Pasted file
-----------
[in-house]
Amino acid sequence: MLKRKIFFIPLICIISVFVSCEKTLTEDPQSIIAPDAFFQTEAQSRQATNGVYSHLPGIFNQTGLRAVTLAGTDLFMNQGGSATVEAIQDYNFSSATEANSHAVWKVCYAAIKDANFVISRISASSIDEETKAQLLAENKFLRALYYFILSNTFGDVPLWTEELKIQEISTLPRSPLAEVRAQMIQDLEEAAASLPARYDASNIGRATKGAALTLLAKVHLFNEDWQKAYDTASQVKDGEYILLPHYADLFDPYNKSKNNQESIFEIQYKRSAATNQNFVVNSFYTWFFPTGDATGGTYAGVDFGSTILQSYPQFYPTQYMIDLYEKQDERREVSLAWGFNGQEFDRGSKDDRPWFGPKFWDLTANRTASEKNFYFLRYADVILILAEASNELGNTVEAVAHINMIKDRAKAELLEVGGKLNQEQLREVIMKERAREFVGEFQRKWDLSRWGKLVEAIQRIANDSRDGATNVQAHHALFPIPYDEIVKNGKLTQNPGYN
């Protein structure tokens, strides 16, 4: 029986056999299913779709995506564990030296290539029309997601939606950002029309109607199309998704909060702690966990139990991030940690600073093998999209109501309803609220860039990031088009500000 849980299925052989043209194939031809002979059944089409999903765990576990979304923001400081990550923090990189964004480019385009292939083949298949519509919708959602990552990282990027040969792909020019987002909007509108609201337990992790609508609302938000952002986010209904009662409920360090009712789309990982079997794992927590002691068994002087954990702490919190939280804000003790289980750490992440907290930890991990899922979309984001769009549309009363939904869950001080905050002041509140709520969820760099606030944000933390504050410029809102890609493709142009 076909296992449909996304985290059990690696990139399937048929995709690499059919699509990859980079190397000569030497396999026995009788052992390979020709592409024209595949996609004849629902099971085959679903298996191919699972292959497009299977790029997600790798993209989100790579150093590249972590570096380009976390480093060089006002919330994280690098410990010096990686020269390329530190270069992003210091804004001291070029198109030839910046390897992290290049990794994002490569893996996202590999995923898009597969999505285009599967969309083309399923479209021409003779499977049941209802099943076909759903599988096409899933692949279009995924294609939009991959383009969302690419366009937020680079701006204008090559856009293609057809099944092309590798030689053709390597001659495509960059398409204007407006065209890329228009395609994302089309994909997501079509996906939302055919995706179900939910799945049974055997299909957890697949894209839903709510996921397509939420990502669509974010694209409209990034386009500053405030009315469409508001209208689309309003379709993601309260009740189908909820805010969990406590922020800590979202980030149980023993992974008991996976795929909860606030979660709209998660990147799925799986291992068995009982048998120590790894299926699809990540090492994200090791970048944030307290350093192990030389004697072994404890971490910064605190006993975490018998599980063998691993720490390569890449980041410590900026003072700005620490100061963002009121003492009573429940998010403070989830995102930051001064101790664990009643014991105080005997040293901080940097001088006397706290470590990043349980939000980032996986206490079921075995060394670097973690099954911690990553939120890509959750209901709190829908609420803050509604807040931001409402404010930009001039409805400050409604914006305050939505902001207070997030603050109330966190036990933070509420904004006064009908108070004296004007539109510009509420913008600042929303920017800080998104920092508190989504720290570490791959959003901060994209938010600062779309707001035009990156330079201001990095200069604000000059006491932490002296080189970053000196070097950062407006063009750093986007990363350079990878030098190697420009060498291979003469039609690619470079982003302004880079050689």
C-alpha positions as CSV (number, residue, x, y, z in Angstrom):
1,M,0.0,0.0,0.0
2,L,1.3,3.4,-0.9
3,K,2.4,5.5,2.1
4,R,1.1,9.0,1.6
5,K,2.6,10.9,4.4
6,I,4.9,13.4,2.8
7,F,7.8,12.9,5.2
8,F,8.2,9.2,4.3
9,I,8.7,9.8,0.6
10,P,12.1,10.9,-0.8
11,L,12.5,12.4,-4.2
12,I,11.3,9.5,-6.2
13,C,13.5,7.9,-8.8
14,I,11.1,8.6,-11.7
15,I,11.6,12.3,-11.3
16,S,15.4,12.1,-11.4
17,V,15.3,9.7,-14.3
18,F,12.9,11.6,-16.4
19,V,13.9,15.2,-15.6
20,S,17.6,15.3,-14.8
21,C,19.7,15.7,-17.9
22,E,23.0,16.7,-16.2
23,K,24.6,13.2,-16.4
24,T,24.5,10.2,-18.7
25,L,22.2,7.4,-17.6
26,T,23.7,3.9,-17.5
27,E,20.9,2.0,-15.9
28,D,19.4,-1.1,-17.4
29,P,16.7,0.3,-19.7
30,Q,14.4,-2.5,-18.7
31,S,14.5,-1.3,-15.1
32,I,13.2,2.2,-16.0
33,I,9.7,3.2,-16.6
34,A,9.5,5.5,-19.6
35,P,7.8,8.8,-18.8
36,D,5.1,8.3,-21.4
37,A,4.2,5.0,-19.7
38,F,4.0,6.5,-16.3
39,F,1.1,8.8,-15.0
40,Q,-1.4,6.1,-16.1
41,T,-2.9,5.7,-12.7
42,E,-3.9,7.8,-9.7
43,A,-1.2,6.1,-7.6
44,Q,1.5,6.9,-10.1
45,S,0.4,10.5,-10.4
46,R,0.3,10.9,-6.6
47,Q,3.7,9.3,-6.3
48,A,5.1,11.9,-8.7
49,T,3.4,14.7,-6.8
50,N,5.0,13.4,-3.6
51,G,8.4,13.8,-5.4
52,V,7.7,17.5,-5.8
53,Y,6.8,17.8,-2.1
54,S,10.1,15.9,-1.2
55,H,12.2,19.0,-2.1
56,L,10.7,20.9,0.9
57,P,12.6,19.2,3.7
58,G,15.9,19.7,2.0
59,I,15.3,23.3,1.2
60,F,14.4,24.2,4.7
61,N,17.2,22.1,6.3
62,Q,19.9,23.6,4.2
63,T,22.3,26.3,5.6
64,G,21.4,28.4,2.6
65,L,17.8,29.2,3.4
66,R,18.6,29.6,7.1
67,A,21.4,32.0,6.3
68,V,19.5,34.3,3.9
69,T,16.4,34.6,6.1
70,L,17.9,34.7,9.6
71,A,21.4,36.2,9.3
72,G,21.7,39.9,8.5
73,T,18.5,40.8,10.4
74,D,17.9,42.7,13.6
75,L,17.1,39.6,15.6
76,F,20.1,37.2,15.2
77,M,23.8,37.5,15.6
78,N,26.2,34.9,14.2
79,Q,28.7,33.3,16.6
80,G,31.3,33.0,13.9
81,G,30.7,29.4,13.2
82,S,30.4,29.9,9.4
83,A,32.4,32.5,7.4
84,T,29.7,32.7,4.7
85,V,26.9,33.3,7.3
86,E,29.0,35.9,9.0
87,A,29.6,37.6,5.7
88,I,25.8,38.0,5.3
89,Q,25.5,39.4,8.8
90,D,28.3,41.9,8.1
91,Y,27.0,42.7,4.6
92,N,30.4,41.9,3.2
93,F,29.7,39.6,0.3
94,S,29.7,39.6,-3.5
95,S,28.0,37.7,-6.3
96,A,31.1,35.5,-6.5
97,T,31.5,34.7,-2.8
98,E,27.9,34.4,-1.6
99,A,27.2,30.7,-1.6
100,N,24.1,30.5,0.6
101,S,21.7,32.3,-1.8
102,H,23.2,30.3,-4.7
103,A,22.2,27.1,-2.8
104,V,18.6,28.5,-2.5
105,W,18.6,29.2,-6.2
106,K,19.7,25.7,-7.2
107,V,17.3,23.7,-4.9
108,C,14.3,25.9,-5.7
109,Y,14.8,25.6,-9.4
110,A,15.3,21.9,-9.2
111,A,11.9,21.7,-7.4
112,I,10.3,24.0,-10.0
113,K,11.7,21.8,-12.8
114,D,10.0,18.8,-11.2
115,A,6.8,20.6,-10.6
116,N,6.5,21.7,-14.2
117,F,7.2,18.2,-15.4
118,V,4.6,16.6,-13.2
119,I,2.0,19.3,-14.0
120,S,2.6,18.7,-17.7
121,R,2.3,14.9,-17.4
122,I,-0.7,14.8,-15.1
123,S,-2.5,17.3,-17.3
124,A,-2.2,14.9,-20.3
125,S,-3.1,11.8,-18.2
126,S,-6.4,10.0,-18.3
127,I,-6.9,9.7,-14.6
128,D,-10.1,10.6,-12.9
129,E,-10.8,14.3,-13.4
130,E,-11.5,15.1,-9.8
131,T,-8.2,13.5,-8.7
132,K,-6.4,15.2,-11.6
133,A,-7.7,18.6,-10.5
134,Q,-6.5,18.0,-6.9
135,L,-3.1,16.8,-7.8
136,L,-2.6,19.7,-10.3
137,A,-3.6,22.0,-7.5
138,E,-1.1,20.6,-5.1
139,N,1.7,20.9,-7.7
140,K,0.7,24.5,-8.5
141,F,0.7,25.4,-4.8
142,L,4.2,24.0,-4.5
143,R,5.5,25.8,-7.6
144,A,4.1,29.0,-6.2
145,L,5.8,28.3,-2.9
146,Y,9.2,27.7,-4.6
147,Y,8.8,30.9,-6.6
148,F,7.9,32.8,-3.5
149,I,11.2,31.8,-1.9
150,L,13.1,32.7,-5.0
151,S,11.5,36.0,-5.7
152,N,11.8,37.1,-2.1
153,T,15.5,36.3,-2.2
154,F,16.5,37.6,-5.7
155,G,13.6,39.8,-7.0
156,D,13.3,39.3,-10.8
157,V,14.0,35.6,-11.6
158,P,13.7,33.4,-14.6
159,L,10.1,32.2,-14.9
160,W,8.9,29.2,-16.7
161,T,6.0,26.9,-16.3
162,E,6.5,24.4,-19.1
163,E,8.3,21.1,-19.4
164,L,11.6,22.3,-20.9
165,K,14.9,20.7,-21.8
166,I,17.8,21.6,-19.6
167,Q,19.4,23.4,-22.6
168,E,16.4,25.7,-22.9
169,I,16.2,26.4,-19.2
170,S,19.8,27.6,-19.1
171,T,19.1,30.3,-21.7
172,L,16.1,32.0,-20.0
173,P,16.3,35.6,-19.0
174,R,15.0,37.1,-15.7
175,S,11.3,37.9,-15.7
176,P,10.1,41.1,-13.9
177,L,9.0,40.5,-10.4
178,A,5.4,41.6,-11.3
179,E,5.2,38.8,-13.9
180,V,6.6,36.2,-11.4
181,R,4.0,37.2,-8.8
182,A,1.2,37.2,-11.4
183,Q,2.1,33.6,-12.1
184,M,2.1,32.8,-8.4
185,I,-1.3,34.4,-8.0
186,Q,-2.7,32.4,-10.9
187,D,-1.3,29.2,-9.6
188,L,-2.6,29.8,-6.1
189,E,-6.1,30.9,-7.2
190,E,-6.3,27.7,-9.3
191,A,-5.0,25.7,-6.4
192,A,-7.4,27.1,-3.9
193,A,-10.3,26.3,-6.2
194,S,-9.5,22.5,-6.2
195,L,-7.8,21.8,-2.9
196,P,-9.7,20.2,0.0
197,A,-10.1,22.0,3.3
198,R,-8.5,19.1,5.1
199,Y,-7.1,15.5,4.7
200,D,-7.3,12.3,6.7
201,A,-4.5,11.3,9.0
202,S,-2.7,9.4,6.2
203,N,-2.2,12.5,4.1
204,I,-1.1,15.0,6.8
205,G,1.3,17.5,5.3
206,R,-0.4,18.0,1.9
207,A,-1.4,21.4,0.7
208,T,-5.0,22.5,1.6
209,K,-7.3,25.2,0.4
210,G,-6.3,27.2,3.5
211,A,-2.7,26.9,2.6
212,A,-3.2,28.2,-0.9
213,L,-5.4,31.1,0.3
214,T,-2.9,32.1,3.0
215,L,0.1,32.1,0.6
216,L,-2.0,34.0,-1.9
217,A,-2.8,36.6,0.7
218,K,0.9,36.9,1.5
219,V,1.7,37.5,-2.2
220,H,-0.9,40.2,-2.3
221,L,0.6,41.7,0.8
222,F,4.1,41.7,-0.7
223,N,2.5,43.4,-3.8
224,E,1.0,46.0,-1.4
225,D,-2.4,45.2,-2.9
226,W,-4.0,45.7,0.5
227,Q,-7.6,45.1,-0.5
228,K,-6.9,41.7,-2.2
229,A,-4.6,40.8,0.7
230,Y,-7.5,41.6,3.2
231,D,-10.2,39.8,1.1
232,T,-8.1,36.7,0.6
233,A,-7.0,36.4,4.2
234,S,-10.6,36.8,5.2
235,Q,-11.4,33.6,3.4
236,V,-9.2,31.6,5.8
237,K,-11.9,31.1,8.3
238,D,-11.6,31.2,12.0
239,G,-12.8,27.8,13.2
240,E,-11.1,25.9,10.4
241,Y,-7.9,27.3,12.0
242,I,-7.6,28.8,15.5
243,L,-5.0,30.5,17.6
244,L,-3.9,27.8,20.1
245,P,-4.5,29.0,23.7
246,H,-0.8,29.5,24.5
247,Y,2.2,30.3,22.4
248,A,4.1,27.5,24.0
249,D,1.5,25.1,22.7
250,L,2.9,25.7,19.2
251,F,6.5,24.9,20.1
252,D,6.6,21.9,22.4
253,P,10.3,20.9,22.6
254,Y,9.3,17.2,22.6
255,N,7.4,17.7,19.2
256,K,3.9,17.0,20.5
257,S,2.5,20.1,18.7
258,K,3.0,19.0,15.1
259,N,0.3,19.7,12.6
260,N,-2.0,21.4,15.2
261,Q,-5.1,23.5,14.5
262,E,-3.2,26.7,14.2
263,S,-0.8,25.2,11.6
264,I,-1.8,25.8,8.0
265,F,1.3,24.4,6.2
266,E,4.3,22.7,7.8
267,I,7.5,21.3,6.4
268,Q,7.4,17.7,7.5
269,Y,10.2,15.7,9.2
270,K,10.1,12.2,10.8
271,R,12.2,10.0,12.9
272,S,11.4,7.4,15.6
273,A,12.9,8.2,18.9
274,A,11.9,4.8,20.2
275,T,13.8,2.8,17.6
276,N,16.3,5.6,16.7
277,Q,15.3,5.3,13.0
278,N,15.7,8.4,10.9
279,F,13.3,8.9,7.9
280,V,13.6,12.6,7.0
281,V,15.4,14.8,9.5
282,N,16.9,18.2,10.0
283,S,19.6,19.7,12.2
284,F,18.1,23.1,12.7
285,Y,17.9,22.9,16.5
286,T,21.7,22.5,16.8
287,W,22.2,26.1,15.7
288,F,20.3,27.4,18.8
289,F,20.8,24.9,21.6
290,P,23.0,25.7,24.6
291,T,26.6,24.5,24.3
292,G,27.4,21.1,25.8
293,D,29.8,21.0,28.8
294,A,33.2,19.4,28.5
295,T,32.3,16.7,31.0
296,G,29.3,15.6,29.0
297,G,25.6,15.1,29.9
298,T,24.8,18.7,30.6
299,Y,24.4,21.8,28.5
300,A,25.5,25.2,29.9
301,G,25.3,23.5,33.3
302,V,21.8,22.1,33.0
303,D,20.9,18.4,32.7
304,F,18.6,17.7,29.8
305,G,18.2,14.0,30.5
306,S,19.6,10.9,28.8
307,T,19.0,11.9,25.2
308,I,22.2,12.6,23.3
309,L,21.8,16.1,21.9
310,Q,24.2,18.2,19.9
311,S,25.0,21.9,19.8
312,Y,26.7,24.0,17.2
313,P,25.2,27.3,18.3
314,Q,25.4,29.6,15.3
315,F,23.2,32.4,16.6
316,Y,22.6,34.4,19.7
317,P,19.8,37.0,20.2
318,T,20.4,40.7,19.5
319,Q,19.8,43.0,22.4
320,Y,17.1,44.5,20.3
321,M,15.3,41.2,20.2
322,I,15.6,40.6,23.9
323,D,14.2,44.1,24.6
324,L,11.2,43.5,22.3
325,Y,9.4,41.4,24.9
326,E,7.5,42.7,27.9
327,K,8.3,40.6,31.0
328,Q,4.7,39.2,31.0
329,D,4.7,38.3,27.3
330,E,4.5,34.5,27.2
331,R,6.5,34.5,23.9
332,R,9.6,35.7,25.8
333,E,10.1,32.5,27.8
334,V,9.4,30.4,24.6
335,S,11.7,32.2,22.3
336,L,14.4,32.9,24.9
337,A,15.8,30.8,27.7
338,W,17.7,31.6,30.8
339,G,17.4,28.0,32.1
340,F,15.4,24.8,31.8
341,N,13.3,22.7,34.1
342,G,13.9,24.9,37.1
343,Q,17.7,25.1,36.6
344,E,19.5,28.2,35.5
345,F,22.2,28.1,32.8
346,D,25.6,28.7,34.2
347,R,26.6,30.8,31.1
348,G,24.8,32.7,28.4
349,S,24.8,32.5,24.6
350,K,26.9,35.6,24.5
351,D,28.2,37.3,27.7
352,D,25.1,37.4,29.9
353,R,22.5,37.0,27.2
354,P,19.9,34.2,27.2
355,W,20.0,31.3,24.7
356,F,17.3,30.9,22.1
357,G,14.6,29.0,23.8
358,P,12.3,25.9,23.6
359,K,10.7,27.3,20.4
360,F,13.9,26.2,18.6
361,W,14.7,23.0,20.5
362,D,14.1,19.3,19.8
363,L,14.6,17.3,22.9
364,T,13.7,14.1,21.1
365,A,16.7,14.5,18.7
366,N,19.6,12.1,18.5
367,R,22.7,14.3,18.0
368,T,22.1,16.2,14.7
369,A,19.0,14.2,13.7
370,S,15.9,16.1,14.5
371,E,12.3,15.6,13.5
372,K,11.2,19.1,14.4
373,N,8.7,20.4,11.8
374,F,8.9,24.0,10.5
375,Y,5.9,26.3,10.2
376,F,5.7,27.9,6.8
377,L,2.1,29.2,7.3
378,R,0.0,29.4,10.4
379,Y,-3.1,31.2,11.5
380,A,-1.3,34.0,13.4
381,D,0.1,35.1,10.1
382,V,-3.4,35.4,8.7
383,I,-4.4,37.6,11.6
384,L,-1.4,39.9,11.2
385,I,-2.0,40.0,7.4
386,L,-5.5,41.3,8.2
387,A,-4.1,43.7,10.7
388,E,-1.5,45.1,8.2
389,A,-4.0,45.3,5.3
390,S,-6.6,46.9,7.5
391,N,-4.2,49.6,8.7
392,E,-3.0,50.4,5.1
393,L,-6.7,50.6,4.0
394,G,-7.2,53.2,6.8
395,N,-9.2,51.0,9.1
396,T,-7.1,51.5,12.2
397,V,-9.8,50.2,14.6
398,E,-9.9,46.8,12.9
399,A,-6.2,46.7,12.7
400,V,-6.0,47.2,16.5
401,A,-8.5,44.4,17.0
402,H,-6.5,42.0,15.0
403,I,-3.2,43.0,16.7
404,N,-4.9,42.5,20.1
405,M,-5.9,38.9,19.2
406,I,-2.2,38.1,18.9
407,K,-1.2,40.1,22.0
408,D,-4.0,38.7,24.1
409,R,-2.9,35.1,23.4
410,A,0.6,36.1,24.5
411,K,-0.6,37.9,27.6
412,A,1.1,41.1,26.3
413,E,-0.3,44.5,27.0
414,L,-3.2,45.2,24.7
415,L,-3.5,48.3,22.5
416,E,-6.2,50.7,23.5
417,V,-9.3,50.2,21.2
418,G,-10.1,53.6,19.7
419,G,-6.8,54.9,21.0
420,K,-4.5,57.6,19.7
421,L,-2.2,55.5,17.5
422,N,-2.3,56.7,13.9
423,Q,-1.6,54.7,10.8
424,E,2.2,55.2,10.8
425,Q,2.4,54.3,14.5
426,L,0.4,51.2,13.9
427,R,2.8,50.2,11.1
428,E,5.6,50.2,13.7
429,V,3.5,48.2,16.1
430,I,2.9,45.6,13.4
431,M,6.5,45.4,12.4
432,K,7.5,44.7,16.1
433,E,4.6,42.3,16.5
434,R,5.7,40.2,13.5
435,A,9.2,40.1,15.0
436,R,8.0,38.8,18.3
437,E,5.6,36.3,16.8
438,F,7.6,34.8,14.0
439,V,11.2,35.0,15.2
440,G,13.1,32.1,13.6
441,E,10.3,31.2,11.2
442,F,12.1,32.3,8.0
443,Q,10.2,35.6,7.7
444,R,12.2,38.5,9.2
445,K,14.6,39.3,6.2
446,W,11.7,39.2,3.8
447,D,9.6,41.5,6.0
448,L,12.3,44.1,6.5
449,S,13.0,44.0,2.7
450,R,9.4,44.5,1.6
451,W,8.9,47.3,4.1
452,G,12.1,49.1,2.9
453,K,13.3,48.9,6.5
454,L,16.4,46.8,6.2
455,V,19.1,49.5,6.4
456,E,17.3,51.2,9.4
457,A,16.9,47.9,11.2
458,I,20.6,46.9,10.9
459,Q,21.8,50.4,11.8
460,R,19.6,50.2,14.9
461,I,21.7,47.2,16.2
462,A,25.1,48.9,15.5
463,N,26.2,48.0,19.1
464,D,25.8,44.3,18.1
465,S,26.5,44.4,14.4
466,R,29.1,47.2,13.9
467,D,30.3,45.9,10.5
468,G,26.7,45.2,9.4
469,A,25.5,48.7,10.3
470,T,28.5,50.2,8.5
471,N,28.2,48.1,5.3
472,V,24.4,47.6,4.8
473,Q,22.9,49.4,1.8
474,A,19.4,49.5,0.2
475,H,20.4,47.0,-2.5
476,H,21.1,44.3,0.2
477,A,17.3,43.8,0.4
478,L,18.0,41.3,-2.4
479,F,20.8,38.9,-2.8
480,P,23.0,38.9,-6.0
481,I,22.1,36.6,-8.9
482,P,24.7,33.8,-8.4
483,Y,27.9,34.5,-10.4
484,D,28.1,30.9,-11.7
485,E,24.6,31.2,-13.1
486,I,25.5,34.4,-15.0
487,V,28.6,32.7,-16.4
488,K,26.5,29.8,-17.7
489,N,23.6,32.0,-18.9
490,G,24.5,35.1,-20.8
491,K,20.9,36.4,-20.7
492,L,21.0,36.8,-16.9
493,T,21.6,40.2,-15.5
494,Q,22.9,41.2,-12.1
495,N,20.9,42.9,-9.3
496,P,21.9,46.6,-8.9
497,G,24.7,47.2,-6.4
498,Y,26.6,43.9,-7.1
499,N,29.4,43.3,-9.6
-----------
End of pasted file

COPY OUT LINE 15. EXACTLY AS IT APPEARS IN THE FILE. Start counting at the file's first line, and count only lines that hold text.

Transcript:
11,L,12.5,12.4,-4.2